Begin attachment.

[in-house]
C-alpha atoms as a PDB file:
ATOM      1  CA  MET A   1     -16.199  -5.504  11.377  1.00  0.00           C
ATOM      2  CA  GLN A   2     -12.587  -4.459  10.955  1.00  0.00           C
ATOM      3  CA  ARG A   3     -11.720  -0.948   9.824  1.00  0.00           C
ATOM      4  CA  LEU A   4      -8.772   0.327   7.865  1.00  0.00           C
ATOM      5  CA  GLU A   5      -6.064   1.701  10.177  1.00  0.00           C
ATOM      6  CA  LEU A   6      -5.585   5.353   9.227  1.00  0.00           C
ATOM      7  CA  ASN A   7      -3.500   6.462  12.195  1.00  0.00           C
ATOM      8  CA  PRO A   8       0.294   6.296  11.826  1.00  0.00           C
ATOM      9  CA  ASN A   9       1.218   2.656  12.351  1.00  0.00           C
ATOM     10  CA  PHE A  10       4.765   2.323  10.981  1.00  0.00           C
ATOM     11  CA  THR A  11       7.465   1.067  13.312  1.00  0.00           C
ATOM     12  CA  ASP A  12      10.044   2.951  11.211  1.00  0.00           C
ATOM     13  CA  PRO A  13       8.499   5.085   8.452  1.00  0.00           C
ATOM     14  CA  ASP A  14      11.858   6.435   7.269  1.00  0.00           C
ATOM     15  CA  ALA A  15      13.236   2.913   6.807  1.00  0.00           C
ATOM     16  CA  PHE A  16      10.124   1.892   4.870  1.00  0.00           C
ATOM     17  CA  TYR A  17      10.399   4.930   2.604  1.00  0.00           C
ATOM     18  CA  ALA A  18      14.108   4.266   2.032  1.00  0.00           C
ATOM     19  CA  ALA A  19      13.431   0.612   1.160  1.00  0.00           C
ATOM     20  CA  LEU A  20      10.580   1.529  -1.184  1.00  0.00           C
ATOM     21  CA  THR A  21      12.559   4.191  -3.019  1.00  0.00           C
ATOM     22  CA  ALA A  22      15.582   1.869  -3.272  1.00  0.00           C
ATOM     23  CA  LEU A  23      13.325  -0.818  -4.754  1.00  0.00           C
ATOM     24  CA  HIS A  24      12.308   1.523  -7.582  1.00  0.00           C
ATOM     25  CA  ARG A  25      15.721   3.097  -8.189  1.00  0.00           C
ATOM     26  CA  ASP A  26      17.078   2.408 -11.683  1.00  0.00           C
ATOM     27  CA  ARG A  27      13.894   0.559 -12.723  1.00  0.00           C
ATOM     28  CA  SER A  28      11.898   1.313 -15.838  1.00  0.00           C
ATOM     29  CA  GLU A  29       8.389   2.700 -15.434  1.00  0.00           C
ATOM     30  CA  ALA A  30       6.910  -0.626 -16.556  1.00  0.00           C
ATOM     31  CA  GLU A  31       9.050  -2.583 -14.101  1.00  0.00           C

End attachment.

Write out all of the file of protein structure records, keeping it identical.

[in-house]
C-alpha atoms as a PDB file:
ATOM      1  CA  MET A   1     -16.199  -5.504  11.377  1.00  0.00           C
ATOM      2  CA  GLN A   2     -12.587  -4.459  10.955  1.00  0.00           C
ATOM      3  CA  ARG A   3     -11.720  -0.948   9.824  1.00  0.00           C
ATOM      4  CA  LEU A   4      -8.772   0.327   7.865  1.00  0.00           C
ATOM      5  CA  GLU A   5      -6.064   1.701  10.177  1.00  0.00           C
ATOM      6  CA  LEU A   6      -5.585   5.353   9.227  1.00  0.00           C
ATOM      7  CA  ASN A   7      -3.500   6.462  12.195  1.00  0.00           C
ATOM      8  CA  PRO A   8       0.294   6.296  11.826  1.00  0.00           C
ATOM      9  CA  ASN A   9       1.218   2.656  12.351  1.00  0.00           C
ATOM     10  CA  PHE A  10       4.765   2.323  10.981  1.00  0.00           C
ATOM     11  CA  THR A  11       7.465   1.067  13.312  1.00  0.00           C
ATOM     12  CA  ASP A  12      10.044   2.951  11.211  1.00  0.00           C
ATOM     13  CA  PRO A  13       8.499   5.085   8.452  1.00  0.00           C
ATOM     14  CA  ASP A  14      11.858   6.435   7.269  1.00  0.00           C
ATOM     15  CA  ALA A  15      13.236   2.913   6.807  1.00  0.00           C
ATOM     16  CA  PHE A  16      10.124   1.892   4.870  1.00  0.00           C
ATOM     17  CA  TYR A  17      10.399   4.930   2.604  1.00  0.00           C
ATOM     18  CA  ALA A  18      14.108   4.266   2.032  1.00  0.00           C
ATOM     19  CA  ALA A  19      13.431   0.612   1.160  1.00  0.00           C
ATOM     20  CA  LEU A  20      10.580   1.529  -1.184  1.00  0.00           C
ATOM     21  CA  THR A  21      12.559   4.191  -3.019  1.00  0.00           C
ATOM     22  CA  ALA A  22      15.582   1.869  -3.272  1.00  0.00           C
ATOM     23  CA  LEU A  23      13.325  -0.818  -4.754  1.00  0.00           C
ATOM     24  CA  HIS A  24      12.308   1.523  -7.582  1.00  0.00           C
ATOM     25  CA  ARG A  25      15.721   3.097  -8.189  1.00  0.00           C
ATOM     26  CA  ASP A  26      17.078   2.408 -11.683  1.00  0.00           C
ATOM     27  CA  ARG A  27      13.894   0.559 -12.723  1.00  0.00           C
ATOM     28  CA  SER A  28      11.898   1.313 -15.838  1.00  0.00           C
ATOM     29  CA  GLU A  29       8.389   2.700 -15.434  1.00  0.00           C
ATOM     30  CA  ALA A  30       6.910  -0.626 -16.556  1.00  0.00           C
ATOM     31  CA  GLU A  31       9.050  -2.583 -14.101  1.00  0.00           C